Mladic was in charge of the Bosnian Serb army when, over several days in July 1995, Serb fighters overran the Srebrenica enclave in eastern Bosnia, theoretically under the protection of Dutch U.N. peacekeepers.

Srebrenica: The story that will never end

Video footage shot at the time showed Mladic mingling with Muslim prisoners.

Shortly afterwards, the men and boys were separated from the women, stripped of identification, and shot.

The dead were bulldozed into mass graves, then later dug up with excavators and hauled away in trucks to be better hidden from the world, in dozens of remote mass graves.

War crimes suspect Ratko Mladic made his first appearance before a war crimes tribunal at The Hague. He called the charges against him "obnoxious" and told the court he was "too ill" to face trial. ITN's Bill Neely reports.

Prosecutors say Mladic was part of a "joint criminal enterprise to eliminate the Bosnian Muslims in Srebrenica by killing the men and boys ... and forcibly removing the women, young children and some elderly men".

Mladic is also held responsible for the siege and bombardment of the Bosnian capital Sarajevo, which prosecutors said was intended to "spread terror among the civilian population."

The horrors of the siege, together with the Srebrenica massacre, eventually galvanized world opinion in support of the campaign of Western airstrikes on Bosnian Serb targets that brought the conflict to an end shortly after.

Mladic was indicted in 1995 along with Radovan Karadzic, the Bosnian Serbs' political leader.

Serbian war crimes fugitive Ratko Mladic has been arrested. He was indicted by the International Criminal Tribunal for orchestrating the Srebrenica massacre. He is charged with genocide, crimes against humanity and violations of the laws of war. ITN's Paul Davies reports.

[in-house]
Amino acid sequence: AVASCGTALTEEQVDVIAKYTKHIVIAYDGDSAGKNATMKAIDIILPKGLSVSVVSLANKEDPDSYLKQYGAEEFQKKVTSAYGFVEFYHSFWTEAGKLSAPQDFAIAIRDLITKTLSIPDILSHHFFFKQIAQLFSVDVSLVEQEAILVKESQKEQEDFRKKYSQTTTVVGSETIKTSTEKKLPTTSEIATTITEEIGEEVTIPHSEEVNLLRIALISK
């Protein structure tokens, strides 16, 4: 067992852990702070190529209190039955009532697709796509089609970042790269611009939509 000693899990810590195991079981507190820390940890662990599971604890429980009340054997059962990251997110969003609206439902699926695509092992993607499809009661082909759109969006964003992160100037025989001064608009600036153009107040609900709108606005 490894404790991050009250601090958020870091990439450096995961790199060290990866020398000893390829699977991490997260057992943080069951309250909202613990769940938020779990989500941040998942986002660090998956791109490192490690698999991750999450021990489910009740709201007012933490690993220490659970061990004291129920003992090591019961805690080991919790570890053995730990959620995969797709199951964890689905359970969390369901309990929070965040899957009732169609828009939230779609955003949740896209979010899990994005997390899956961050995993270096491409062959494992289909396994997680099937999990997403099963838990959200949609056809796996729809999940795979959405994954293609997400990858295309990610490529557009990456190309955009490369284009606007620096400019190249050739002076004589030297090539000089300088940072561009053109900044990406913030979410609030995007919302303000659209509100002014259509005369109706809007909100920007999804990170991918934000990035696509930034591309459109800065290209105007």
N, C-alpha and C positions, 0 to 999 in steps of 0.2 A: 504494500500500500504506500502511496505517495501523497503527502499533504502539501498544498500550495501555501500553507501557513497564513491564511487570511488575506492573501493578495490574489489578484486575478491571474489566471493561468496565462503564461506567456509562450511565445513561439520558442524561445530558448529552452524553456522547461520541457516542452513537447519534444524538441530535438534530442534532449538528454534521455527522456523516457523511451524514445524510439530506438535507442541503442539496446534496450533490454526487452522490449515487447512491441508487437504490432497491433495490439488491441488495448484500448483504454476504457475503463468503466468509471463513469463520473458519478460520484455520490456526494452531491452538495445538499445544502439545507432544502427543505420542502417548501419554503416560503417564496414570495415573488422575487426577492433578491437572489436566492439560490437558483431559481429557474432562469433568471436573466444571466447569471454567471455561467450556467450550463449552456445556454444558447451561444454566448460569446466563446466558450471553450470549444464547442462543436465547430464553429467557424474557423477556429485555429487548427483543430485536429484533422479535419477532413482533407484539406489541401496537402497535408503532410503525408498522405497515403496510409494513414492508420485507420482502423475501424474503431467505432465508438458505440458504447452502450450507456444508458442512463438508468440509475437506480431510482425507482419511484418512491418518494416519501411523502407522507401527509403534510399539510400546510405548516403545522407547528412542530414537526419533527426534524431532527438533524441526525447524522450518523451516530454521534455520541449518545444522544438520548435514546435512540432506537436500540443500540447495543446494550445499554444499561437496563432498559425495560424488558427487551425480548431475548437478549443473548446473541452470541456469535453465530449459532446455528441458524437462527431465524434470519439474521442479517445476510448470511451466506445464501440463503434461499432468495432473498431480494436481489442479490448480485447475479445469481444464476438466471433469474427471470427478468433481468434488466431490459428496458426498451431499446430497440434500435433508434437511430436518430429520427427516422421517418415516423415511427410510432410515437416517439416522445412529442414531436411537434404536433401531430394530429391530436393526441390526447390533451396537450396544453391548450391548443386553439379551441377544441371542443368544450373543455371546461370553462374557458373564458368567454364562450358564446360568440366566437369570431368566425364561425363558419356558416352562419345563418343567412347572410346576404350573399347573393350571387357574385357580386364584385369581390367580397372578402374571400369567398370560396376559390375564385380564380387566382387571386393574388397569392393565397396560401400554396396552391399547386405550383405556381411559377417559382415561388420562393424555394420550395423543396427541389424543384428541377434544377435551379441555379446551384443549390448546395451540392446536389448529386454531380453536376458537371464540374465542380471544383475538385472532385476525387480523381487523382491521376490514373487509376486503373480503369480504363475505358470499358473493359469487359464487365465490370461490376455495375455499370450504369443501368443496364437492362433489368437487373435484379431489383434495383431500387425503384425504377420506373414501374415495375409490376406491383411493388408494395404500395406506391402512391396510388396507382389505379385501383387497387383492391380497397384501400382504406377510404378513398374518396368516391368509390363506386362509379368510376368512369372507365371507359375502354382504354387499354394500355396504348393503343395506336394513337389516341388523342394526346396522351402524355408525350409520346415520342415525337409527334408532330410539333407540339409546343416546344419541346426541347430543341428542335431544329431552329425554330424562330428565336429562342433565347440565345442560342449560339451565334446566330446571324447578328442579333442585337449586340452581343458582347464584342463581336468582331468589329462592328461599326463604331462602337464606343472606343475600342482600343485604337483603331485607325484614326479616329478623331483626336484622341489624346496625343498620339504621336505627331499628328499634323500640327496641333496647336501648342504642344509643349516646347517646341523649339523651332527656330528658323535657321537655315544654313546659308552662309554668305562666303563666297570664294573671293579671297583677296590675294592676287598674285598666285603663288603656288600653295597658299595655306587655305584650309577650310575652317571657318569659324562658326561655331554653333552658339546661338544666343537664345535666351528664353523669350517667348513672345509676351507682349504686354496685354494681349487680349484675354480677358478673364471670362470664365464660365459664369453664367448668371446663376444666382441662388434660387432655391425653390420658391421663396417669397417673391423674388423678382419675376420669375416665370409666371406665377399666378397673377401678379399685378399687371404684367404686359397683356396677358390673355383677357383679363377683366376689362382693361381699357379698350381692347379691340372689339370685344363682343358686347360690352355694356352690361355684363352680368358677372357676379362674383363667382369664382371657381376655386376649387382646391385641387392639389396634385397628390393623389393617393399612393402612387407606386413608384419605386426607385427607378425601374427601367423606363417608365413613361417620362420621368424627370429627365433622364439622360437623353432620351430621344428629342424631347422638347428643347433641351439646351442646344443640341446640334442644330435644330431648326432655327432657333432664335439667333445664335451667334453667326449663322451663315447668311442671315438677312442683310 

Yet both remained free in Serbia for more than a decade before being tracked down and sent to The Hague. Karadzic's trial is already under way.

Defense lawyers say they have not had enough time to review the huge case file prepared by prosecutors and asked for the trial to be postponed, but the request was denied.

411 witnesses
Serge Brammertz, the court's chief prosecutor, has dismissed Mladic's assertion that he is too frail to sit through a 200-hour prosecution case involving testimony from 411 witnesses.

His appearance in The Hague is testament to the work of the tribunal, which has defied skeptics by managing, in the course of 19 years, to arrest all its 161 indictees.

But some victims still fear that Mladic, who has received physical therapy for a possible stroke, could escape judgment by dying in mid-trial.

Mladic's mentor, former Serbian president Slobodan Milosevic, the architect of the Balkan wars, died in detention in 2006, a few months before a verdict in his trial for genocide and other war crimes in Croatia, Bosnia and Kosovo.

Reuters and The Associated Press contributed to this report.